What About Culture?
When hunting season rolls around, the facility can be a ghost town some days. Deer hunters will be in the woods, duck hunters on the water or in the timber, and maybe a few employees will be catching bass or on the coast chasing saltwater redfish and trout. But the production rolls on, ahead of the current season to be ready for the upcoming seasons.
That was one of the things Will Primos did back in the early days. To sell turkey calls for spring turkey season, he had to make them months ahead to ship. The same holds true today. Striving for excellence making calls that would be used 5 or 6 months later is part of that culture Harris said continues today. Part of that involves a family atmosphere where everyone pitches in, picks up some slack, maybe works a bit extra if someone is out or needs to leave early.
“Will, many years ago when he founded the company, installed a sense of family as part of the culture,” Harris said. “We’ve been able to maintain that. We treat them like family, engage with them in and out of the office, and because we hire people with same thought processes and passion and common threads, we can operate more like family and close friends instead of just showing up at 8 a.m. for a job.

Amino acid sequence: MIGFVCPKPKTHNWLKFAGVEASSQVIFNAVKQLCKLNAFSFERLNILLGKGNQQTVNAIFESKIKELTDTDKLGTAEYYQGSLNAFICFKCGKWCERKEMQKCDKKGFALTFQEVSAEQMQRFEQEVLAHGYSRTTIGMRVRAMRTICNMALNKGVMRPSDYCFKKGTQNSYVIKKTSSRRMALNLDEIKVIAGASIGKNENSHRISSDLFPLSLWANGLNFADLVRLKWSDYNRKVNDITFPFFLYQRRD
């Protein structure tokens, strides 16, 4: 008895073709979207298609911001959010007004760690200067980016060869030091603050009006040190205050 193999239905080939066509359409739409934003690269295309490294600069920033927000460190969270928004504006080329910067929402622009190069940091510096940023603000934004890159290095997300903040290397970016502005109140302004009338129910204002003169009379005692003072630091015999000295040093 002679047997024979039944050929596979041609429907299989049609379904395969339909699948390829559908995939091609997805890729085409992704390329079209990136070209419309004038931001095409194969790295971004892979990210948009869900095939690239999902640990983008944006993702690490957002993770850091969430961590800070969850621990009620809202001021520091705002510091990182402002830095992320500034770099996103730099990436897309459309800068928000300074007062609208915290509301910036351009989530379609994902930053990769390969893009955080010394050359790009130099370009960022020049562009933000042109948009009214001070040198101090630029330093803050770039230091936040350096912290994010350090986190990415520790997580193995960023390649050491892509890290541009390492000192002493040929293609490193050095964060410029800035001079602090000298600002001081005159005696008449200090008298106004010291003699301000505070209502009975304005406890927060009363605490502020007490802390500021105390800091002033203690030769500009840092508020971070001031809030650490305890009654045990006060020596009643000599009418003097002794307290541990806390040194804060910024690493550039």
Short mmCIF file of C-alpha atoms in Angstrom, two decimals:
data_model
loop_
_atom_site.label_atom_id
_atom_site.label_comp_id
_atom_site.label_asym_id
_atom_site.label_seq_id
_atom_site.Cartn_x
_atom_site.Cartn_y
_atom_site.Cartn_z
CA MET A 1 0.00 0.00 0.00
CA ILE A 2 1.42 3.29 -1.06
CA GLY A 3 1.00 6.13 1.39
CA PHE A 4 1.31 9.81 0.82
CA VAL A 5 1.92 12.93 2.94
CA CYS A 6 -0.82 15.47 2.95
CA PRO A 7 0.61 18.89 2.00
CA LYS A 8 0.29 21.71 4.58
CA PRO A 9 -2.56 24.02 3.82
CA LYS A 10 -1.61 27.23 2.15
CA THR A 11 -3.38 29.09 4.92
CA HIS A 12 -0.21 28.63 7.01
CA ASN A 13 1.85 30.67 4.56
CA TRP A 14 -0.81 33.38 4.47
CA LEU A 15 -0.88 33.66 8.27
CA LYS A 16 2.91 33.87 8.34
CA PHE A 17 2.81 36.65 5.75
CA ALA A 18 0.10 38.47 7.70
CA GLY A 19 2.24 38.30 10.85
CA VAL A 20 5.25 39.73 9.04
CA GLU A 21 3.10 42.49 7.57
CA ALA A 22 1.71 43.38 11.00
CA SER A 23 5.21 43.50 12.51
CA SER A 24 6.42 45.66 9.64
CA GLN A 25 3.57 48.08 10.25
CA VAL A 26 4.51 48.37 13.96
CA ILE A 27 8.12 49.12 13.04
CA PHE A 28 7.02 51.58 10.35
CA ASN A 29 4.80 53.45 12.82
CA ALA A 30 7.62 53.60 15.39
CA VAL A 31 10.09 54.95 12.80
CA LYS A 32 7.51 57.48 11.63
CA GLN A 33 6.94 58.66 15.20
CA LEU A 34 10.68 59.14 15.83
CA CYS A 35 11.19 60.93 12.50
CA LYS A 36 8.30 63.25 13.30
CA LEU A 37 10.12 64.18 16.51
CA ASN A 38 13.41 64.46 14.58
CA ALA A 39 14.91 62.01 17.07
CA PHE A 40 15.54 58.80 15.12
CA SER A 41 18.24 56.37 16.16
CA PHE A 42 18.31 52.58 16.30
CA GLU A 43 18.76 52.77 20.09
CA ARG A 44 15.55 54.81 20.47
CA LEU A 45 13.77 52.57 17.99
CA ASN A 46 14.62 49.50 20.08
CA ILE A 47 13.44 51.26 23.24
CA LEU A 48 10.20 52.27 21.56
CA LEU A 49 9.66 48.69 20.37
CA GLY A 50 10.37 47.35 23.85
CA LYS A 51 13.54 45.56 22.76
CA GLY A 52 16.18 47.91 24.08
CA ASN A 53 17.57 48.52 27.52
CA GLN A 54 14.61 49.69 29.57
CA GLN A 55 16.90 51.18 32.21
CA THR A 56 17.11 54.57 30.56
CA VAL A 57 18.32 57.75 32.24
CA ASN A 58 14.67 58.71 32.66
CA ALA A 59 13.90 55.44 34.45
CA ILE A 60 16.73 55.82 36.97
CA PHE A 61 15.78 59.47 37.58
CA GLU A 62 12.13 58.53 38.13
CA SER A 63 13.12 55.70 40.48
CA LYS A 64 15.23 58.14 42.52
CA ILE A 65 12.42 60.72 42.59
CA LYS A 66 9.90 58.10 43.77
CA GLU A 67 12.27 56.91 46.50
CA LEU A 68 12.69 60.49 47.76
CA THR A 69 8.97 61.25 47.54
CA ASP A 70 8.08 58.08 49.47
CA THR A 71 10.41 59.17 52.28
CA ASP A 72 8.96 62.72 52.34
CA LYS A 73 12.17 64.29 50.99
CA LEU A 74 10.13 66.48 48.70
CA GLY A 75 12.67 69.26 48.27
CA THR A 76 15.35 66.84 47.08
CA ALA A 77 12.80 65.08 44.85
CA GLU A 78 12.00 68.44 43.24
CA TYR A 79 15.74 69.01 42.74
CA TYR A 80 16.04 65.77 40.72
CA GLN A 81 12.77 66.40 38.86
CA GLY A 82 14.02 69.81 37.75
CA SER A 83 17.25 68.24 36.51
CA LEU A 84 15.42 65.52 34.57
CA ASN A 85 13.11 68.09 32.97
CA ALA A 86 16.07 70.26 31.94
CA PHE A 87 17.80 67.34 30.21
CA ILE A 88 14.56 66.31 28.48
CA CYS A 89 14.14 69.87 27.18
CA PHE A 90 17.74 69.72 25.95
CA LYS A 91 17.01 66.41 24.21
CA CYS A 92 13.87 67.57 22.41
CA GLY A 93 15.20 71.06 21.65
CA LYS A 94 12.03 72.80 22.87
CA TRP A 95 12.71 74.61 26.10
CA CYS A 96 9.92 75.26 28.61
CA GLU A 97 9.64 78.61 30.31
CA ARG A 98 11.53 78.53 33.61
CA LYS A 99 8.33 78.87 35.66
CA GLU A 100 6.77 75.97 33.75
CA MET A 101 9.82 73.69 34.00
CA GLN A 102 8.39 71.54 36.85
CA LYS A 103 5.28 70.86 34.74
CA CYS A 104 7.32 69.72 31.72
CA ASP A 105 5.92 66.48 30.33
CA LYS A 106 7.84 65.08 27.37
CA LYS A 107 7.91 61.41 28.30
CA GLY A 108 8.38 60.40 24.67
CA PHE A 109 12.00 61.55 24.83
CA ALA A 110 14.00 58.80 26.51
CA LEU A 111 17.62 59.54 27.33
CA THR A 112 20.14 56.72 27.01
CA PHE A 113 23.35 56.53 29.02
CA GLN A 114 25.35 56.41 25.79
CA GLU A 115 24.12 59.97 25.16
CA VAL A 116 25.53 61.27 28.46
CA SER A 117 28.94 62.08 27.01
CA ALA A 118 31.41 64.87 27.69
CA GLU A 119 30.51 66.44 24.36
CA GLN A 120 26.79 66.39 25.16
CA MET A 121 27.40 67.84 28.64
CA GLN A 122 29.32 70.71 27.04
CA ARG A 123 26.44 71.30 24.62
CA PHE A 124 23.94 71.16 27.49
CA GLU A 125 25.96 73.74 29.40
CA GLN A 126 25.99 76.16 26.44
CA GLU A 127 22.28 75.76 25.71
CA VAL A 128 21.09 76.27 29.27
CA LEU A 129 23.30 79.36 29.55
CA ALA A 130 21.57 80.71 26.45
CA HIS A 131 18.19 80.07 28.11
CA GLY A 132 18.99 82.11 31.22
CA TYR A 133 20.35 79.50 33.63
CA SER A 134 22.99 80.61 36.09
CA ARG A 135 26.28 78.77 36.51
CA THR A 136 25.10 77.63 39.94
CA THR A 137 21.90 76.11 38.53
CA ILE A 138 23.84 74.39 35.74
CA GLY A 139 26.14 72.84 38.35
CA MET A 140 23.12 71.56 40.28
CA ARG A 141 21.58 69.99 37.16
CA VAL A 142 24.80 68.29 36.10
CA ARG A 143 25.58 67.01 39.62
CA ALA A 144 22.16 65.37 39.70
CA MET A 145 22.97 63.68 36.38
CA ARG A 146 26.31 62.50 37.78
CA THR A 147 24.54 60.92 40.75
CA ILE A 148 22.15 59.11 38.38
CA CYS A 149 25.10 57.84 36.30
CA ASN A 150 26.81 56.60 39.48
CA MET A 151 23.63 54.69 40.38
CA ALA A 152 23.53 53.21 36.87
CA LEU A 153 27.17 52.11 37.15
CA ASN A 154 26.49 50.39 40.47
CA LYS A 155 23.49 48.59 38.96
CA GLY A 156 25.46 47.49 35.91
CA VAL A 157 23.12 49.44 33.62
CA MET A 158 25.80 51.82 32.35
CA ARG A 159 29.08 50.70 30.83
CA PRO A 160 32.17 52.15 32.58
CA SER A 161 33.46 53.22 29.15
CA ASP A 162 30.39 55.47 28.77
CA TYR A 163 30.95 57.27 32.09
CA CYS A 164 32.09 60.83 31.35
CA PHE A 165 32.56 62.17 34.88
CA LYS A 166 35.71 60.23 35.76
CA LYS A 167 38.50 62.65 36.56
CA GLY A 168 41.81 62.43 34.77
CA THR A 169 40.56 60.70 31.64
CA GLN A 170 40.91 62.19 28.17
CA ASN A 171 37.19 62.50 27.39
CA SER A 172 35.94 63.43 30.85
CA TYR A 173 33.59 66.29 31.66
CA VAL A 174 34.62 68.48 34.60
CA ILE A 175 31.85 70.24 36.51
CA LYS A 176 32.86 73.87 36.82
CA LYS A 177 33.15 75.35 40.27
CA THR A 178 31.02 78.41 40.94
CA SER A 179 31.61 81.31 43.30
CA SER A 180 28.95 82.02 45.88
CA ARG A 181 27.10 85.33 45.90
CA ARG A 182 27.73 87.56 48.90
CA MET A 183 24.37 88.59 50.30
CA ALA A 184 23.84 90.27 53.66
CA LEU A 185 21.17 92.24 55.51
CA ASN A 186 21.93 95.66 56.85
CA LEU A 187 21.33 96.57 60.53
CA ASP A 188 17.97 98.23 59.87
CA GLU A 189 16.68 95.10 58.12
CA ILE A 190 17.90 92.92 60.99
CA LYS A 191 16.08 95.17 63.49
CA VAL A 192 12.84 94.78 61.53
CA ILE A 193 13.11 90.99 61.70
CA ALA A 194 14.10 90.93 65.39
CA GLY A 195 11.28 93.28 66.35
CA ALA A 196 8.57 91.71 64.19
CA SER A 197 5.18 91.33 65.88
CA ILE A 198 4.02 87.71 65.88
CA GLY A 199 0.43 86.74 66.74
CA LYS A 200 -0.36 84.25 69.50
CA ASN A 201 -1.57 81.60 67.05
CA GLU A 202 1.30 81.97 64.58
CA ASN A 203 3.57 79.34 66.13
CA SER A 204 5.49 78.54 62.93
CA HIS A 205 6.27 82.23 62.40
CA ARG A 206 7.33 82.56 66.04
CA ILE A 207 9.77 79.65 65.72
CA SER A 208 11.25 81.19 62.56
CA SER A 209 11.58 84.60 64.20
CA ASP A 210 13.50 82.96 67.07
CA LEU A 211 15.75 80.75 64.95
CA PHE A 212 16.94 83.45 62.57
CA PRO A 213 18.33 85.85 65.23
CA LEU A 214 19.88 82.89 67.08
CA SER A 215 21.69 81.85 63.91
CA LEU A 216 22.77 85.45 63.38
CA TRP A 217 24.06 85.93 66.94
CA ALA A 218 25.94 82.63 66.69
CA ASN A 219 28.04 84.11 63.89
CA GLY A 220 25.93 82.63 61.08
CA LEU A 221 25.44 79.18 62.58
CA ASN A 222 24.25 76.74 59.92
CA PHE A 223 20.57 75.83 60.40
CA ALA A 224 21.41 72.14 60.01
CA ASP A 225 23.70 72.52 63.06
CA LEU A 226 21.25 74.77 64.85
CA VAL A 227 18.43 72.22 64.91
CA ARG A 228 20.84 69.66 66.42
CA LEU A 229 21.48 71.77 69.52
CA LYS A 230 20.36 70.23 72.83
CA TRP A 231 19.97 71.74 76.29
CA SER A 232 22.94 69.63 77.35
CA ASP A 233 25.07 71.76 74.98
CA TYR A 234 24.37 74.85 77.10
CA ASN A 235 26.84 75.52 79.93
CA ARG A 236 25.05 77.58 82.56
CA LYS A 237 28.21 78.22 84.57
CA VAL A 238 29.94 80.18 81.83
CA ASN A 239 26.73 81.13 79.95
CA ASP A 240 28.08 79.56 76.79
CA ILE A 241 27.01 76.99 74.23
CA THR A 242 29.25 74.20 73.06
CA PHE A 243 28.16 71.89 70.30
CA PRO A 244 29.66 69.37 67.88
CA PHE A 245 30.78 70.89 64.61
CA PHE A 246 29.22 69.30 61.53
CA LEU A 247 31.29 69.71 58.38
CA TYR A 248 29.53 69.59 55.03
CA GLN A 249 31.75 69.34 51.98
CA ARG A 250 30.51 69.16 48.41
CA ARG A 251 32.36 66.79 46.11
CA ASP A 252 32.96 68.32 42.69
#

“I believe when you treat employees like family and with respect, they treat you the same way. When we get there on Monday morning we’re talking about our weekend, our family events, our hunting or fishing trips or whatever else we did over the weekend. I know all our employees’ families’ spouses, kids, what’s going on in their lives, and I think we’re better off for it.”
Remote work and work-from-home are hot topics today in the business world. Production facilities can’t get goods created and shipped without people being in the facility producing and shipping those goods. Harris said if someone needs to time for family or personal business, it’s not a big deal. The team adjusts and things keep flowing.
“We as a country and world have learned to work remotely and trust employees to get job done when they can’t come to the office, and that’s a cultural change,” he said. “But as well as being a family business we empower our employees. Will was doing that years ago. When you have people who are willing to put in extra hours or effort, then being able and willing to bend and flex makes a difference. We’re fortunate enough that we work in a space — the outdoors industry — that revolves around a passionate, common thread. And at Primos, we’re lucky enough to always to have been able to find the right people to fit in with the team.”